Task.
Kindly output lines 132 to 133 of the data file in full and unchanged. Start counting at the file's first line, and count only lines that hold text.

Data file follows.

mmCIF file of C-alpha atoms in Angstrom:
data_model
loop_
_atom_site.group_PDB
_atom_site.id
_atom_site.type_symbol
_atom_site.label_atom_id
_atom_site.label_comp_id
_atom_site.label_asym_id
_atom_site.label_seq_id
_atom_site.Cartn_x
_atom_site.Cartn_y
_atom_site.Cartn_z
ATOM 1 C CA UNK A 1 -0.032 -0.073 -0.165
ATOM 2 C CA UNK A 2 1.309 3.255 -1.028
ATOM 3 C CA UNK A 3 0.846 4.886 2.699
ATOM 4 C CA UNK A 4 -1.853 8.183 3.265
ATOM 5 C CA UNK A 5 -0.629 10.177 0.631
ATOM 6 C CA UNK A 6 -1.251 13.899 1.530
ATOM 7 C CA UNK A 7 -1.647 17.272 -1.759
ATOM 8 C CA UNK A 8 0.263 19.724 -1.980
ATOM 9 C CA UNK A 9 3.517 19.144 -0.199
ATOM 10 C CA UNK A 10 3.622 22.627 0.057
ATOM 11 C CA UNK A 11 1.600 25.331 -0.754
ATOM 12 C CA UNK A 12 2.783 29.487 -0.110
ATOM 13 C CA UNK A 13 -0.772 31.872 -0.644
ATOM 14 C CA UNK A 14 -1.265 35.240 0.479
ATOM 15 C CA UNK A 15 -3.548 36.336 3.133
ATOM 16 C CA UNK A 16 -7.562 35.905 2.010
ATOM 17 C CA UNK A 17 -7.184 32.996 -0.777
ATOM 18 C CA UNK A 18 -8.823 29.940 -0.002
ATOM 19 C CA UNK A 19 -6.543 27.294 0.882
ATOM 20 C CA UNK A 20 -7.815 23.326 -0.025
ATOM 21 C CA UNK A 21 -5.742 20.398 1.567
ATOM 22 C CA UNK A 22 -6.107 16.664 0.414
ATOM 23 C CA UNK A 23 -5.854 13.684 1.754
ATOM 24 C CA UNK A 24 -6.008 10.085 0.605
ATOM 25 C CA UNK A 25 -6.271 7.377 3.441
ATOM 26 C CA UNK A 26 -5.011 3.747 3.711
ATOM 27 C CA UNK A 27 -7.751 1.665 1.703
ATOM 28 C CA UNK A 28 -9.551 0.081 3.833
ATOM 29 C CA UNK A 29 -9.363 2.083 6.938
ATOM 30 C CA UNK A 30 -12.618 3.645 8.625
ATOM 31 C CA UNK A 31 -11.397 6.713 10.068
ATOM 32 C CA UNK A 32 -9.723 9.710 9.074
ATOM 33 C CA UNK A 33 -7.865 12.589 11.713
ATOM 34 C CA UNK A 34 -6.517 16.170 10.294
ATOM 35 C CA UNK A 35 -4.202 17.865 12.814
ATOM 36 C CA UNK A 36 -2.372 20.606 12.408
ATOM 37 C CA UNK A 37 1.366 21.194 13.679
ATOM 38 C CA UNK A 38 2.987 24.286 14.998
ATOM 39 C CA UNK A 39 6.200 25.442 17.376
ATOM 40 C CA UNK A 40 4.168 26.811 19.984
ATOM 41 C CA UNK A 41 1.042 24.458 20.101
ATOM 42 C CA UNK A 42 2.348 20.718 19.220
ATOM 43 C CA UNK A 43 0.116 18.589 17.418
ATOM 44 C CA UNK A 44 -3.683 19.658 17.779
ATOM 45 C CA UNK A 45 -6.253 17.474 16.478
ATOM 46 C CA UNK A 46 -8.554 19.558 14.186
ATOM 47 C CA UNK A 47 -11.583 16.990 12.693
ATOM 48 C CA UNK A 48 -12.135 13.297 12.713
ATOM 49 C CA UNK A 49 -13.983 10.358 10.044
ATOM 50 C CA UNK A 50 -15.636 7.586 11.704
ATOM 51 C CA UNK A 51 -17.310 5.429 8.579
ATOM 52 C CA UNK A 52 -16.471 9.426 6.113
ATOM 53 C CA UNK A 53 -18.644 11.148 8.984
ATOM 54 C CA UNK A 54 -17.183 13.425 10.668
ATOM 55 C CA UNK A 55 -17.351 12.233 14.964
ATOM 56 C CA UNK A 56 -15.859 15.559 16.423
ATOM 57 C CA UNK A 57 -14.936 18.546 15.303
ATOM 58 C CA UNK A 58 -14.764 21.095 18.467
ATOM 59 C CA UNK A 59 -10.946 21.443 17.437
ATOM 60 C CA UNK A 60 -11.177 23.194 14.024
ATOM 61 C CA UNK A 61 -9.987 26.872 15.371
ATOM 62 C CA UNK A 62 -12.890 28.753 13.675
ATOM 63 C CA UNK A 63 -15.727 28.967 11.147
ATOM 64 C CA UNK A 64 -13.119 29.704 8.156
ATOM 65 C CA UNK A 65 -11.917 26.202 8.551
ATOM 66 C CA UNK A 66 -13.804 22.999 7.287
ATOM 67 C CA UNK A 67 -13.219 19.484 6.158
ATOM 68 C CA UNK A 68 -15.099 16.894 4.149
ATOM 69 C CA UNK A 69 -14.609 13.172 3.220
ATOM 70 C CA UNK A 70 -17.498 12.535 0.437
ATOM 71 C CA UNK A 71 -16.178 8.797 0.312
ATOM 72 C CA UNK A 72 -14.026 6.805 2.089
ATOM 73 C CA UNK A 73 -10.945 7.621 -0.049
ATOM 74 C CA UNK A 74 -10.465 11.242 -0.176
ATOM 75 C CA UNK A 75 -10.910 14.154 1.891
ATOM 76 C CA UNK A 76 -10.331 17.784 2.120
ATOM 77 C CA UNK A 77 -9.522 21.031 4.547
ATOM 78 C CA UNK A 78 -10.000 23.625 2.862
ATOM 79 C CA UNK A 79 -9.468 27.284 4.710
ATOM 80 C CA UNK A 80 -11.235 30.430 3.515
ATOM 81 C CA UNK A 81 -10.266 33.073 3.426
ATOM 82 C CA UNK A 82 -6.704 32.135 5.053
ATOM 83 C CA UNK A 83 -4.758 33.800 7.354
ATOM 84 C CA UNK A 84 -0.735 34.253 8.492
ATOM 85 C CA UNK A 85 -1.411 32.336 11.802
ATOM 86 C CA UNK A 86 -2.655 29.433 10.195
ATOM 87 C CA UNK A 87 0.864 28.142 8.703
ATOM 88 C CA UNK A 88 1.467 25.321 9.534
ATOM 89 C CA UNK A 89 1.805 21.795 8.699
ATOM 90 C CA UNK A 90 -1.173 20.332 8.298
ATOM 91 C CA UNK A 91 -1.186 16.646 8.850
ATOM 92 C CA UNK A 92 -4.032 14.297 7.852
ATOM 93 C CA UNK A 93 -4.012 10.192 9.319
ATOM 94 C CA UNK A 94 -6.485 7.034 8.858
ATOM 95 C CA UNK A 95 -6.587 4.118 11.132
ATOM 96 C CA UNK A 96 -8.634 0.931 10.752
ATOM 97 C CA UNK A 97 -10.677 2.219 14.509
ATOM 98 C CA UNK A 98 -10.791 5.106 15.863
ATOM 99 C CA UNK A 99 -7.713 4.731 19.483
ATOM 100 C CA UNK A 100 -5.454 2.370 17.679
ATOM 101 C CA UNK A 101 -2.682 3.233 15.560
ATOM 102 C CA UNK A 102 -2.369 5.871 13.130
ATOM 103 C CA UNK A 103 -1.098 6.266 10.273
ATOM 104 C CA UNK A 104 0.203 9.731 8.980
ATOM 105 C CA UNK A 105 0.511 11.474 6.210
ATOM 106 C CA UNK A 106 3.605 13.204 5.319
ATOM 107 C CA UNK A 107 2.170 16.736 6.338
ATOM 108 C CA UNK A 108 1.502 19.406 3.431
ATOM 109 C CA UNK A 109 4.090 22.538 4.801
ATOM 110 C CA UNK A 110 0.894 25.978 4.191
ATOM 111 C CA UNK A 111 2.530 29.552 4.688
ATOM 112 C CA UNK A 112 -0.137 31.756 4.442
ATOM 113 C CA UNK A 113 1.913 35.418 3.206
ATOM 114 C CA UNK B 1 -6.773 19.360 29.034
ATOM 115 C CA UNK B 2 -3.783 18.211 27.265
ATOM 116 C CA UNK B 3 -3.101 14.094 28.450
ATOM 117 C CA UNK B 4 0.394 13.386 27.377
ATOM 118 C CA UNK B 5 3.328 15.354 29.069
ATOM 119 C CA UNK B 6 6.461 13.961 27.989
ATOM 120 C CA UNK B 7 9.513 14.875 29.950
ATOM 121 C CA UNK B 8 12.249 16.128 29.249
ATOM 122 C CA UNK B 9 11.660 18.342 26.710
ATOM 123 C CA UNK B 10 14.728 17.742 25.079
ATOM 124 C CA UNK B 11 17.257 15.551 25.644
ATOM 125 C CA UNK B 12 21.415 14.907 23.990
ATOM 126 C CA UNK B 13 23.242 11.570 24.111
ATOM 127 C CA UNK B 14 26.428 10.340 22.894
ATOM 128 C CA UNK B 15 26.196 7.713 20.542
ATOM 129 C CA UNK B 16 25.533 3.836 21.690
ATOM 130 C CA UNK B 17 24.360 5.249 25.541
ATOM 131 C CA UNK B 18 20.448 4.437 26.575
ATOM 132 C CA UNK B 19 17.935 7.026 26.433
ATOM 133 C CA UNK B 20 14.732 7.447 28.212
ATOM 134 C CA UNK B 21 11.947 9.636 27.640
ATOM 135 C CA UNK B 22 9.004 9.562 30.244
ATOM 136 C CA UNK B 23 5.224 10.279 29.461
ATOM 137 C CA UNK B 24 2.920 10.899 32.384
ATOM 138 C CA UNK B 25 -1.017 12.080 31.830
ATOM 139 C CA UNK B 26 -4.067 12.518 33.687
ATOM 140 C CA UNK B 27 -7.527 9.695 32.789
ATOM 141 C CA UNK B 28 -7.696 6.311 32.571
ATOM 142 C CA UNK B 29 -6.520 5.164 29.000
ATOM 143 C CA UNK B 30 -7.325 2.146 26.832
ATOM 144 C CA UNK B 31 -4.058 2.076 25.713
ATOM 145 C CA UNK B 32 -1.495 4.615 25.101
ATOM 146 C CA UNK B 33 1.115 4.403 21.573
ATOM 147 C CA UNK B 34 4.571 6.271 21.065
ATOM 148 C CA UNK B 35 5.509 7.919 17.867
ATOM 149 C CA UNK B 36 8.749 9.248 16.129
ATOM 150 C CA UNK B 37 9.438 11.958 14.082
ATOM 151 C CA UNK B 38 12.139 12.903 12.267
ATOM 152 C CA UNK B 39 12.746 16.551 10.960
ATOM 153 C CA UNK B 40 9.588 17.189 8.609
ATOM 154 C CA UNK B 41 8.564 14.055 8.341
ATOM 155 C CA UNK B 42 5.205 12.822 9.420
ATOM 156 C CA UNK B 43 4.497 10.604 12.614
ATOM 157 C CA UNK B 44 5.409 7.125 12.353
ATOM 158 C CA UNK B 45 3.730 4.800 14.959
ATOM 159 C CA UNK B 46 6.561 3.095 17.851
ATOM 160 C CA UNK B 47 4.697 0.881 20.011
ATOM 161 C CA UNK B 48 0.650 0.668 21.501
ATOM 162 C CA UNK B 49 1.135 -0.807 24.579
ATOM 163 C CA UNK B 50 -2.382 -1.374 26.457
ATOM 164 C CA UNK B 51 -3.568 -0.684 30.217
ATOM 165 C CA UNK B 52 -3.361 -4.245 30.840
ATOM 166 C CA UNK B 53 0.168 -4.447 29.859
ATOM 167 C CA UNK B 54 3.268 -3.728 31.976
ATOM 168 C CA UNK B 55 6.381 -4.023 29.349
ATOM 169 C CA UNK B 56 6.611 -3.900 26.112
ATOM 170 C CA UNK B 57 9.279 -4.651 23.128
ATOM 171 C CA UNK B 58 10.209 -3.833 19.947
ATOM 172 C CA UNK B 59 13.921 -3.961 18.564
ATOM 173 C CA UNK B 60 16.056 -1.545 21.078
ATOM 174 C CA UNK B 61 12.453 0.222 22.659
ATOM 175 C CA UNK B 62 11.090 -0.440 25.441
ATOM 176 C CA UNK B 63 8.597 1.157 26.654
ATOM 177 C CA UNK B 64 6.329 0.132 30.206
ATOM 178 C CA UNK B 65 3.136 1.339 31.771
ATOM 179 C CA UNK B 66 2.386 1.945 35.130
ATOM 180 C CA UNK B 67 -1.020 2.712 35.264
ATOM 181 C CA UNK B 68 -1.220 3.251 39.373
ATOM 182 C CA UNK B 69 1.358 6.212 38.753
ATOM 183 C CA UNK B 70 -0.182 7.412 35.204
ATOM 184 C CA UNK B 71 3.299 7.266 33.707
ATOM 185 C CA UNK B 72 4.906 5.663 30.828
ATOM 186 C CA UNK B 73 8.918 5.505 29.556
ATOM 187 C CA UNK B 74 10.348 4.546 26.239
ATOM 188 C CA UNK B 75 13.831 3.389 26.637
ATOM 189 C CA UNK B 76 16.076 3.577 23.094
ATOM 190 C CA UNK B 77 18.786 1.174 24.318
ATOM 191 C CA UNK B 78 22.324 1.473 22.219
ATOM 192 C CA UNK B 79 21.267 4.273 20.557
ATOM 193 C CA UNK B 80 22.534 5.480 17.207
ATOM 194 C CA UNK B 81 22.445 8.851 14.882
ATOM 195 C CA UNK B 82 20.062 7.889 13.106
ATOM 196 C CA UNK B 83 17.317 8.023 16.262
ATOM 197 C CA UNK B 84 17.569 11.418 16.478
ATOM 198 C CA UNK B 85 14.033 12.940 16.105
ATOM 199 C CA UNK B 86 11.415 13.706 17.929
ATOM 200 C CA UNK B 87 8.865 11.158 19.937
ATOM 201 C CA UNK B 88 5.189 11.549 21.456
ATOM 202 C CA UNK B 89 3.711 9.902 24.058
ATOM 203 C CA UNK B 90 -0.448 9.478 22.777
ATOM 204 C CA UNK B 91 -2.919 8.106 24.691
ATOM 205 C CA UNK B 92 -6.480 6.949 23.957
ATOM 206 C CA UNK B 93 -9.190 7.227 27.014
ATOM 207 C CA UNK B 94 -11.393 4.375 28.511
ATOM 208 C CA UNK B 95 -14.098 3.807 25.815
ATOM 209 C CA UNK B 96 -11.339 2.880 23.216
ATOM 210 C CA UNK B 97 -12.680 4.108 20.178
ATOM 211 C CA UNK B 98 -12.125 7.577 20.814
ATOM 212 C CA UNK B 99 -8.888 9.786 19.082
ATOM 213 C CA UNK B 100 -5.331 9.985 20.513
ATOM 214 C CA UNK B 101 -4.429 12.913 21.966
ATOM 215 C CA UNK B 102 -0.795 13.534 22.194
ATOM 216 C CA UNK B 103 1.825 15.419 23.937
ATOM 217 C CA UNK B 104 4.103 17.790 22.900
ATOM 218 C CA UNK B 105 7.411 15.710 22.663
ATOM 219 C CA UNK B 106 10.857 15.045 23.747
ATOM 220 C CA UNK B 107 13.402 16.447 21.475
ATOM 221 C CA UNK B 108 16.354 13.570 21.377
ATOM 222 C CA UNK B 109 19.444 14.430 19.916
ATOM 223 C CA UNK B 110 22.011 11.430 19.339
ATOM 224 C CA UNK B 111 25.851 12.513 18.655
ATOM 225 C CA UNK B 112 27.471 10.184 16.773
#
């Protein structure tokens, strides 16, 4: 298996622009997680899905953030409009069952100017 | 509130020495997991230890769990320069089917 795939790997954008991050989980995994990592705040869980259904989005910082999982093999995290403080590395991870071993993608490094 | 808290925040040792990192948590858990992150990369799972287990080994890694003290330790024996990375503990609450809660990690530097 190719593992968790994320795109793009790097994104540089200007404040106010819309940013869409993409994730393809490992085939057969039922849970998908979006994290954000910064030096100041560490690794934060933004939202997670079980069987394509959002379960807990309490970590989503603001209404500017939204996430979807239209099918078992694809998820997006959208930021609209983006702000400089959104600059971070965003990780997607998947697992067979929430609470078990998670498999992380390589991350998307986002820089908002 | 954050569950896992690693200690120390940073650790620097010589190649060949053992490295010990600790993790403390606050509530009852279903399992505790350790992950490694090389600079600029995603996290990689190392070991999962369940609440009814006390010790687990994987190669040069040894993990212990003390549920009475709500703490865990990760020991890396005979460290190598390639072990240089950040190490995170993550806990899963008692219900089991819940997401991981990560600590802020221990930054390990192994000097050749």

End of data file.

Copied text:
ATOM 119 C CA UNK B 6 6.461 13.961 27.989
ATOM 120 C CA UNK B 7 9.513 14.875 29.950